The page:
Loss of a rural hospital obstetric unit: a case study

J Rural Health. 1989 Oct;5(4):343-52. doi: 10.1111/j.1748-0361.1989.tb00995.x.


As family and general practitioners who provide a substantial portion of the obstetric care in rural areas quit their obstetric practice, small rural hospital obstetric units are at risk of closing. Using a case study design, we examined the impact of the loss of obstetric services at a small rural hospital in Missouri. This unit was the site of delivery for less than one-half of the infants born to women living within its service area. However, it was the most likely source of care for women who were young, undereducated and unmarried (p less than 0.01). Evidence derived from birth certificates showed that women who delivered there had good perinatal outcomes compared with local women who delivered at larger hospitals. A gradual decline in the number of physicians providing obstetric care preceded the closing of the hospital unit. Women from the hospital service area who presented late for prenatal care were twice as likely to have had a low birthweight infant in the year after the local hospital unit closed (16.7% versus 7.4%), although this difference and other comparisons of outcomes were not statistically significant.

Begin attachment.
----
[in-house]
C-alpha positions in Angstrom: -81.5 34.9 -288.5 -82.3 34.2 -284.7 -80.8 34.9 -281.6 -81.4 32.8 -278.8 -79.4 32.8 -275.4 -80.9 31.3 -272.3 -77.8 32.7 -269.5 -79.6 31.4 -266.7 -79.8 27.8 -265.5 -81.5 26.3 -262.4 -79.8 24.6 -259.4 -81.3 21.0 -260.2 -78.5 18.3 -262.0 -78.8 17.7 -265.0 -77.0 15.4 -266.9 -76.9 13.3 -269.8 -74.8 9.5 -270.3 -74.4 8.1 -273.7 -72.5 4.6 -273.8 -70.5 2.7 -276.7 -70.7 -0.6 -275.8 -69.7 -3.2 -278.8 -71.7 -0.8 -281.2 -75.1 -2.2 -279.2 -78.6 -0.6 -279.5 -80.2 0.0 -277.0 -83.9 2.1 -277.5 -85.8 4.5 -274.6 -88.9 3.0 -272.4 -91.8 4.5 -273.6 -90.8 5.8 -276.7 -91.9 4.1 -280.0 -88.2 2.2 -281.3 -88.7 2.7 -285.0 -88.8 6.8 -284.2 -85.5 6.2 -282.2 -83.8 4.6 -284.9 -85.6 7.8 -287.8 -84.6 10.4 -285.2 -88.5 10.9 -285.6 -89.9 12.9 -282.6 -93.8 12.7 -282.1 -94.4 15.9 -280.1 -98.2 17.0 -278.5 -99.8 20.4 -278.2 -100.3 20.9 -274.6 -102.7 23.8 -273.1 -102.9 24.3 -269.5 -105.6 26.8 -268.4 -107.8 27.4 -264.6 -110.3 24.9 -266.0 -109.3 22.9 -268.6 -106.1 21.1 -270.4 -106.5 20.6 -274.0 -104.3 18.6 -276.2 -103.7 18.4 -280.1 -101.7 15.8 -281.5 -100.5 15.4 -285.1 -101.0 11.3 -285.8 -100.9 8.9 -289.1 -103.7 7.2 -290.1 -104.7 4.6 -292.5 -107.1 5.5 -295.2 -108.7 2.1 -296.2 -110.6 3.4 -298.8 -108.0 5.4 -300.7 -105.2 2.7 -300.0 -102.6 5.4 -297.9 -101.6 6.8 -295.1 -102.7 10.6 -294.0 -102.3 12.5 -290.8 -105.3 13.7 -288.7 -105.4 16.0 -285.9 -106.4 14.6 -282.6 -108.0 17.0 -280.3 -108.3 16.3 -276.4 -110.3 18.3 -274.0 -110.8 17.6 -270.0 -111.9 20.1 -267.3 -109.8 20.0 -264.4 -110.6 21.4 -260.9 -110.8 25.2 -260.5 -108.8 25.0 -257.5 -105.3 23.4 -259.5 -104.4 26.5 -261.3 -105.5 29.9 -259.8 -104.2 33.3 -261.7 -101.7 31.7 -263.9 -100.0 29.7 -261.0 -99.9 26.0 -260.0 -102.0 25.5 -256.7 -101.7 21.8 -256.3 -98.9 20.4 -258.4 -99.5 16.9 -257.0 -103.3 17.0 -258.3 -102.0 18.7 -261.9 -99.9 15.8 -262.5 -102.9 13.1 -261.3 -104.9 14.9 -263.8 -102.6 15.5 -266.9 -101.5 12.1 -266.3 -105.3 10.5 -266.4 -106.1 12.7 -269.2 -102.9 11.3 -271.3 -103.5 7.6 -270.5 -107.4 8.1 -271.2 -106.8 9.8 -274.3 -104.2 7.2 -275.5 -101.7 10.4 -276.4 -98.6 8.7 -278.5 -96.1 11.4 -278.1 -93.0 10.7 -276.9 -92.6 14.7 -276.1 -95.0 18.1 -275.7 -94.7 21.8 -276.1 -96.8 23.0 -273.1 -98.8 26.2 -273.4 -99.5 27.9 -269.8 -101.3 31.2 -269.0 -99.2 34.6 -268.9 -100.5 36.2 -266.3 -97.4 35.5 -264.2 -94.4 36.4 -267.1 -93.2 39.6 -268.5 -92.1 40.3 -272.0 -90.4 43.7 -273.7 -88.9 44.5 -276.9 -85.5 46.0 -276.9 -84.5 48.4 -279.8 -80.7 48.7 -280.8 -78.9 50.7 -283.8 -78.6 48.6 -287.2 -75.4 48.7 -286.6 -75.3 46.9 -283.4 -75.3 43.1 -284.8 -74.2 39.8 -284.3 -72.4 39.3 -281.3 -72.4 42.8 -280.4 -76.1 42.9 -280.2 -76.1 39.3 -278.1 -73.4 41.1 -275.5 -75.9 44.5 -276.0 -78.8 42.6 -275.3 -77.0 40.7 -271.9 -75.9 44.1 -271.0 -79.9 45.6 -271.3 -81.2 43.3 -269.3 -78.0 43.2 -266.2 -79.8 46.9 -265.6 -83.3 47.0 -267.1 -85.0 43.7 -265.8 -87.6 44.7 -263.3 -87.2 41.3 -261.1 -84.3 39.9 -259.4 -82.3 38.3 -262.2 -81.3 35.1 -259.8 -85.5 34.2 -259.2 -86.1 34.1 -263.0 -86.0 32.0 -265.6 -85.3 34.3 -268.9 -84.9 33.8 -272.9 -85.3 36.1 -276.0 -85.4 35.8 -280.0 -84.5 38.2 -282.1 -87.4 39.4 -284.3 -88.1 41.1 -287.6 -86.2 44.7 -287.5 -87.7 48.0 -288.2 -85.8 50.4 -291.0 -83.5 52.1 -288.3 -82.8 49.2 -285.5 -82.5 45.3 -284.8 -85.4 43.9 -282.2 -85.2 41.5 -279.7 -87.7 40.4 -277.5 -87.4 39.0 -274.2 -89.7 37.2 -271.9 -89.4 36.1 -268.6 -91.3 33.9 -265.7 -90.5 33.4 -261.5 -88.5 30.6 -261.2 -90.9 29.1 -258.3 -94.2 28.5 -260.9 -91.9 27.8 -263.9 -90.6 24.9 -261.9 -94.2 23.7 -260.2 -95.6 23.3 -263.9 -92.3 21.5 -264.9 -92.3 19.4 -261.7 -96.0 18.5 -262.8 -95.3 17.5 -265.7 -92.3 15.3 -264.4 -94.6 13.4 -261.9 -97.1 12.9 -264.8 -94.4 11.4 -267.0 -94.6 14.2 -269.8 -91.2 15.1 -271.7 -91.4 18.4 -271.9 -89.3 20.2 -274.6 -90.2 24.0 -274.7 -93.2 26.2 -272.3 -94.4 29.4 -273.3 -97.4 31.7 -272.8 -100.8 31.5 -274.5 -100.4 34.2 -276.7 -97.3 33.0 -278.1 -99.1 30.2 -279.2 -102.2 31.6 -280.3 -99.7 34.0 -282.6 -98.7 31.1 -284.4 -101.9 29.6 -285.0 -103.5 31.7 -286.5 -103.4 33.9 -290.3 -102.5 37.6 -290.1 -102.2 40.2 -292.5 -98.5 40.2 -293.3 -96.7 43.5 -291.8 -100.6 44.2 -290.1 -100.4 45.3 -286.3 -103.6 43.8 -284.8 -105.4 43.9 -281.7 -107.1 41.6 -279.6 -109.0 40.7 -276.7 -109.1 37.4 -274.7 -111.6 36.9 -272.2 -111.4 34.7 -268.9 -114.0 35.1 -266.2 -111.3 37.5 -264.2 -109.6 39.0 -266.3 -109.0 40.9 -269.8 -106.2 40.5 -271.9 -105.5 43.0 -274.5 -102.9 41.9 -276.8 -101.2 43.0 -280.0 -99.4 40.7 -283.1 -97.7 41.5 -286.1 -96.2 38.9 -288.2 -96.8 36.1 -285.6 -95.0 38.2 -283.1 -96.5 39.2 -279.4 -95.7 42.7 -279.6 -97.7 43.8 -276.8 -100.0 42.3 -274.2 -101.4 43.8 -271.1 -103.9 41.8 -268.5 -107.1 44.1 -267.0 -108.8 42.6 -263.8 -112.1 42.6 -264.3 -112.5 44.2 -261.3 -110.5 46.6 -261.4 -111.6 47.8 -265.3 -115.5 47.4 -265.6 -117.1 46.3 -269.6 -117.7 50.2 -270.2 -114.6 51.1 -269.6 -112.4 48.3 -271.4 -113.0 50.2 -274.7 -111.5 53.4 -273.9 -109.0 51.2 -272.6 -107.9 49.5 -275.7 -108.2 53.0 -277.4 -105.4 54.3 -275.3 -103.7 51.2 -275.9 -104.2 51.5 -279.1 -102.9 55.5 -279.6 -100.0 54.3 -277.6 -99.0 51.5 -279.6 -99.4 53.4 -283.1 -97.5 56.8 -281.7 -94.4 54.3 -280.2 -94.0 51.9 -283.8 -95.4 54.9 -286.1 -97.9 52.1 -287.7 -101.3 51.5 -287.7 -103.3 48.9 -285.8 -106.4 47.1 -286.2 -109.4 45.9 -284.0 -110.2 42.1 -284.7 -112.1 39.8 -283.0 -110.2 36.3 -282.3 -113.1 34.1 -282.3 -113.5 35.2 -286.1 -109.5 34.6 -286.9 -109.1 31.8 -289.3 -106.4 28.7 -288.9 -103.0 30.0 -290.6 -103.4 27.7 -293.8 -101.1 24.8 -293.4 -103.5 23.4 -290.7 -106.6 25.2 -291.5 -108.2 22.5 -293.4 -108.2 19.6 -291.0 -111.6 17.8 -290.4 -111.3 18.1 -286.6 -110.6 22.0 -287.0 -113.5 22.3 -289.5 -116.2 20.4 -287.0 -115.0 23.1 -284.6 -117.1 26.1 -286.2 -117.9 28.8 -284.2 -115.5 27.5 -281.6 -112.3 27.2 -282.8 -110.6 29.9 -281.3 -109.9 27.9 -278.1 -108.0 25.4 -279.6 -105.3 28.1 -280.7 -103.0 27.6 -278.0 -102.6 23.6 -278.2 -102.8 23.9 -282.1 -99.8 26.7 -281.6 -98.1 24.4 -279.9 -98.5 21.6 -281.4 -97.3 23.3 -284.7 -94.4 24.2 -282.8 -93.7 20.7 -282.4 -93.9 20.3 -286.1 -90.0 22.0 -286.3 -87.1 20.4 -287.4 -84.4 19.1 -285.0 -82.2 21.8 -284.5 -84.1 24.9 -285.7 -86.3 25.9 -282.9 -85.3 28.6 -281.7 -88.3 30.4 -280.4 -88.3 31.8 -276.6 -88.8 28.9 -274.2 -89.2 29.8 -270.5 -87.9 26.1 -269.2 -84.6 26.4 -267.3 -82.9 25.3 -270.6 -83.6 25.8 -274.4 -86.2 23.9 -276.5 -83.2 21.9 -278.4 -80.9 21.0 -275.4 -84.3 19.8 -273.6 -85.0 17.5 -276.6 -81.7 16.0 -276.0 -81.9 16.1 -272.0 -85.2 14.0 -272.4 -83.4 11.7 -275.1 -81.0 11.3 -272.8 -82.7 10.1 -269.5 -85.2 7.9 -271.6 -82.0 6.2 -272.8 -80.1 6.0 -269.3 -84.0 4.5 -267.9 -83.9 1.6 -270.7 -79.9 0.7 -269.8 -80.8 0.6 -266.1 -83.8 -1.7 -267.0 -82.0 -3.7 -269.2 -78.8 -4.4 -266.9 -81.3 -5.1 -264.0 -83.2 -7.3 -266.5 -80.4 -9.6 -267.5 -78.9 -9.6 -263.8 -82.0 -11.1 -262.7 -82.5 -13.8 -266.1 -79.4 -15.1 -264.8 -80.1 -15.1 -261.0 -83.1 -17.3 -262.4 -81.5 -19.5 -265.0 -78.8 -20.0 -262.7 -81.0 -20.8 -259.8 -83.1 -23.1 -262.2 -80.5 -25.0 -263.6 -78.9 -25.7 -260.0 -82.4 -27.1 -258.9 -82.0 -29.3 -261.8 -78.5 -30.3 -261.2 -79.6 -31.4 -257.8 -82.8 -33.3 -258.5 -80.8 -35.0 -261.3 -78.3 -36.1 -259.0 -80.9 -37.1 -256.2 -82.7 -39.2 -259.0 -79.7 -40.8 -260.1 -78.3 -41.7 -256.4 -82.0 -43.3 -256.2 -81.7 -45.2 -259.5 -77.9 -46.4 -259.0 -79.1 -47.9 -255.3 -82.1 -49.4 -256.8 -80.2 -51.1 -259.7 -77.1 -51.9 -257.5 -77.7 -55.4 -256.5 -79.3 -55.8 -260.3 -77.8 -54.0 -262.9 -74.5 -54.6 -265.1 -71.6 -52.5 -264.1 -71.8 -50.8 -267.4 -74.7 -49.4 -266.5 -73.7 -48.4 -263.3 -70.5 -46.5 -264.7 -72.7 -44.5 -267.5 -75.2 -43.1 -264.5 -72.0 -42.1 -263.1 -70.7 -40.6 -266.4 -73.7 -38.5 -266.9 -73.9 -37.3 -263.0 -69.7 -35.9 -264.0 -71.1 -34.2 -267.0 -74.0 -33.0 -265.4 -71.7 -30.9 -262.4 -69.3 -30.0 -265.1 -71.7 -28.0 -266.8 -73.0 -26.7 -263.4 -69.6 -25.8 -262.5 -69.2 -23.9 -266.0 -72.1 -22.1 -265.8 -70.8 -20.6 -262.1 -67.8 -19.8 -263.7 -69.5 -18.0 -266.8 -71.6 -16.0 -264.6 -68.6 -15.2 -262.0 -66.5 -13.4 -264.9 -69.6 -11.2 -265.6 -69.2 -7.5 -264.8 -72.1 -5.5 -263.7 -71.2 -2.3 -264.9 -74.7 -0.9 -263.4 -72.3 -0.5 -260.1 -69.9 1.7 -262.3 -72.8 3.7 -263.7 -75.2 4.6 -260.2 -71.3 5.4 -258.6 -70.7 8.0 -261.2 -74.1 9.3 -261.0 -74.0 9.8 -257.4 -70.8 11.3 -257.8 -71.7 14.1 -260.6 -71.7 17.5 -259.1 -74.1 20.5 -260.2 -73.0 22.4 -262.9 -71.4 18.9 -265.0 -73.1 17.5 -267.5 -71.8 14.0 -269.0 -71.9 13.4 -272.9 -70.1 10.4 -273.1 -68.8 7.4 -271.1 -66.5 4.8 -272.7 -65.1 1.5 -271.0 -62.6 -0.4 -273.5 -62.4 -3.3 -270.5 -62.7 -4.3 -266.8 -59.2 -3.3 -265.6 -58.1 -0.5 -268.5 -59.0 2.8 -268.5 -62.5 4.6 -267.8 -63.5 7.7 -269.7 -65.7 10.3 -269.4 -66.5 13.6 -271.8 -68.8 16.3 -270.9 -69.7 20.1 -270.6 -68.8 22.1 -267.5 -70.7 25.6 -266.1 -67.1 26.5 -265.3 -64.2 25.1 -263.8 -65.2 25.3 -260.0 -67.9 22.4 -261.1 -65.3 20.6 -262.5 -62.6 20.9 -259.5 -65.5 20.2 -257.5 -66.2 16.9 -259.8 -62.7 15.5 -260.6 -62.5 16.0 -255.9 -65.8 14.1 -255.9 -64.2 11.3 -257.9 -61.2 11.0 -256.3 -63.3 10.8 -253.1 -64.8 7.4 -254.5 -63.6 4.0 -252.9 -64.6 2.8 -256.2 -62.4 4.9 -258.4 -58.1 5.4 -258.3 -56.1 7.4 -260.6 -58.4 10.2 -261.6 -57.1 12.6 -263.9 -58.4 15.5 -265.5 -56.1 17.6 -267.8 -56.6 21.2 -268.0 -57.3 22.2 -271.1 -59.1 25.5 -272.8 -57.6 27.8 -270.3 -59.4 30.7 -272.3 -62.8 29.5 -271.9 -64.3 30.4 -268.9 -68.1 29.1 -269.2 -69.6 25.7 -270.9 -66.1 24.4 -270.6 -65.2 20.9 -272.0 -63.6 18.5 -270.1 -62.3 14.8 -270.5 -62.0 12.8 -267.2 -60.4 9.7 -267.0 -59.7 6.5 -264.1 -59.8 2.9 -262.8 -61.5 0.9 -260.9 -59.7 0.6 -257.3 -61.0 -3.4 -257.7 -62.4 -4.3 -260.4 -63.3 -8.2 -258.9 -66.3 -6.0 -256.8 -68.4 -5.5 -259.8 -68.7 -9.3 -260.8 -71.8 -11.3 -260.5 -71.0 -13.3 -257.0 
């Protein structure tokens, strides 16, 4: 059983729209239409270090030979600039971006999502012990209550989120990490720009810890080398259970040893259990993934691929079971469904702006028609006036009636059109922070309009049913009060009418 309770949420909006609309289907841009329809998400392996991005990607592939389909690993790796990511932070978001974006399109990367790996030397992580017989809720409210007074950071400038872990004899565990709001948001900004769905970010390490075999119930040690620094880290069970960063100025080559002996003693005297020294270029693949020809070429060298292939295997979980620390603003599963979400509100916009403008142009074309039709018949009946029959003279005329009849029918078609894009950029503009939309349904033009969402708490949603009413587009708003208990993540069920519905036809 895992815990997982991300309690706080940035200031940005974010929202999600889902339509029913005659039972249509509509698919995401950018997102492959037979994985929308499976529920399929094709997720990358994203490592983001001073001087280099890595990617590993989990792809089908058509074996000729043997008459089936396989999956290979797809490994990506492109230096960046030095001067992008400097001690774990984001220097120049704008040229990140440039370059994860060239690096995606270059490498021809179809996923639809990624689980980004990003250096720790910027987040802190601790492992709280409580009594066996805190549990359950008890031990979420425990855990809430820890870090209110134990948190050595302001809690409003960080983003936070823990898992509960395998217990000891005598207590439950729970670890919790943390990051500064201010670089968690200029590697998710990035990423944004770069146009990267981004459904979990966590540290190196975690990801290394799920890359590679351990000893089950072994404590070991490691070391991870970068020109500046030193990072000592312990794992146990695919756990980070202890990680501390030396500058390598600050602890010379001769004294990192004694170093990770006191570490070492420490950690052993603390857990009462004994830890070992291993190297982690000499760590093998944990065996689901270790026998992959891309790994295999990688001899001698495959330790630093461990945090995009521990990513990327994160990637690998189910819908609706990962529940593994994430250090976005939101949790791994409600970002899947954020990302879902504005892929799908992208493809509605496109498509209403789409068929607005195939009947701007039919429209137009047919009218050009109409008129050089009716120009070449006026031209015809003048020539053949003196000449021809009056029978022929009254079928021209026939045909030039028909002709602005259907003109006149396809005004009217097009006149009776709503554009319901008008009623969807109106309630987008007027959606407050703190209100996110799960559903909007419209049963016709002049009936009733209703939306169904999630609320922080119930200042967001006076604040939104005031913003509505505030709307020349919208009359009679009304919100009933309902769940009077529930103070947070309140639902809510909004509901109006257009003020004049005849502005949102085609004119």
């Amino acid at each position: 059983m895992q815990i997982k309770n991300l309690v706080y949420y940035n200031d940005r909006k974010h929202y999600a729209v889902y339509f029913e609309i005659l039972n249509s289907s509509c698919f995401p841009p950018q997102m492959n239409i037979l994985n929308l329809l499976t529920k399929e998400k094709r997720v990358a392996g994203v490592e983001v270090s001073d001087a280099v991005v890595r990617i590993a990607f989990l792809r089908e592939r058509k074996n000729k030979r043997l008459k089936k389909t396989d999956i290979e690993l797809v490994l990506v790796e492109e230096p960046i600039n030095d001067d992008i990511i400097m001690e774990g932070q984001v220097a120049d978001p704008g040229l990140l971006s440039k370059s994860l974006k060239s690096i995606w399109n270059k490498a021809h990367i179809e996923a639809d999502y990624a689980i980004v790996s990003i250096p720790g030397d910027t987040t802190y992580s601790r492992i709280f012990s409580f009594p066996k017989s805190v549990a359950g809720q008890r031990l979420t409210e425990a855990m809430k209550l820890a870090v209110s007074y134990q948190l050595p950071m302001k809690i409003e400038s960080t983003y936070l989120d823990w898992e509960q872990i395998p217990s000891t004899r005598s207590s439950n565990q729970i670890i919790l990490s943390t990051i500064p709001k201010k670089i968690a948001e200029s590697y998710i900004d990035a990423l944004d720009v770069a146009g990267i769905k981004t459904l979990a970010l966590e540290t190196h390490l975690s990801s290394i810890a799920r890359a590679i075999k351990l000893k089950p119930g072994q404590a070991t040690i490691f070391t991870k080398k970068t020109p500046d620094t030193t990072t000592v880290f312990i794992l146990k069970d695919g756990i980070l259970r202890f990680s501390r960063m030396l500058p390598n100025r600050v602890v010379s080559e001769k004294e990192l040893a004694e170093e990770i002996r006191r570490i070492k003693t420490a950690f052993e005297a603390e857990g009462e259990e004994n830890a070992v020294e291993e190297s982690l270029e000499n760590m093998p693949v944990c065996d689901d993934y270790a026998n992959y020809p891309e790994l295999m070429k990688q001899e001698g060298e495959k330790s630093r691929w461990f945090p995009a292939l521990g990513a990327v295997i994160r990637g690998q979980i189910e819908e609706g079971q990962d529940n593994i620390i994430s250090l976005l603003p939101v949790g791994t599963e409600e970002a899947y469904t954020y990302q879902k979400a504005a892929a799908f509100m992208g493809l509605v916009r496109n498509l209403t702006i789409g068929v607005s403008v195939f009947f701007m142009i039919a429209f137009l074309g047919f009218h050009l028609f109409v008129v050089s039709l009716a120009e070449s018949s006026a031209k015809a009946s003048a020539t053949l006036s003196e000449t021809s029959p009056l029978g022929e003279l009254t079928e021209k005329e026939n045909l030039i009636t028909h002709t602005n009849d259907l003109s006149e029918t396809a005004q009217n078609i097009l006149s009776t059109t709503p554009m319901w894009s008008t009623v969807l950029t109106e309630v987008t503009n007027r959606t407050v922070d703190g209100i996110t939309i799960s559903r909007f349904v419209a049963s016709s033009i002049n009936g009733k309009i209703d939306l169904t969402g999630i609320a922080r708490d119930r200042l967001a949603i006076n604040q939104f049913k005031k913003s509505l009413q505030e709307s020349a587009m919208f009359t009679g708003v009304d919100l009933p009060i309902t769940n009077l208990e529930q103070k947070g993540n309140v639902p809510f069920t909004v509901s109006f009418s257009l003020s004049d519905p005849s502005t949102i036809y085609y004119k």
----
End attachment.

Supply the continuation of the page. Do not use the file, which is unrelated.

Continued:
Publication types

  • Research Support, Non-U.S. Gov't

MeSH terms

  • Evaluation Studies as Topic
  • Female
  • Health Facilities*
  • Health Facility Closure*
  • Health Services Accessibility*
  • Hospital Departments / supply & distribution*
  • Hospitals
  • Hospitals, Rural / organization & administration*
  • Humans
  • Missouri
  • Obstetrics and Gynecology Department, Hospital / supply & distribution*
  • Physicians, Family
  • Pregnancy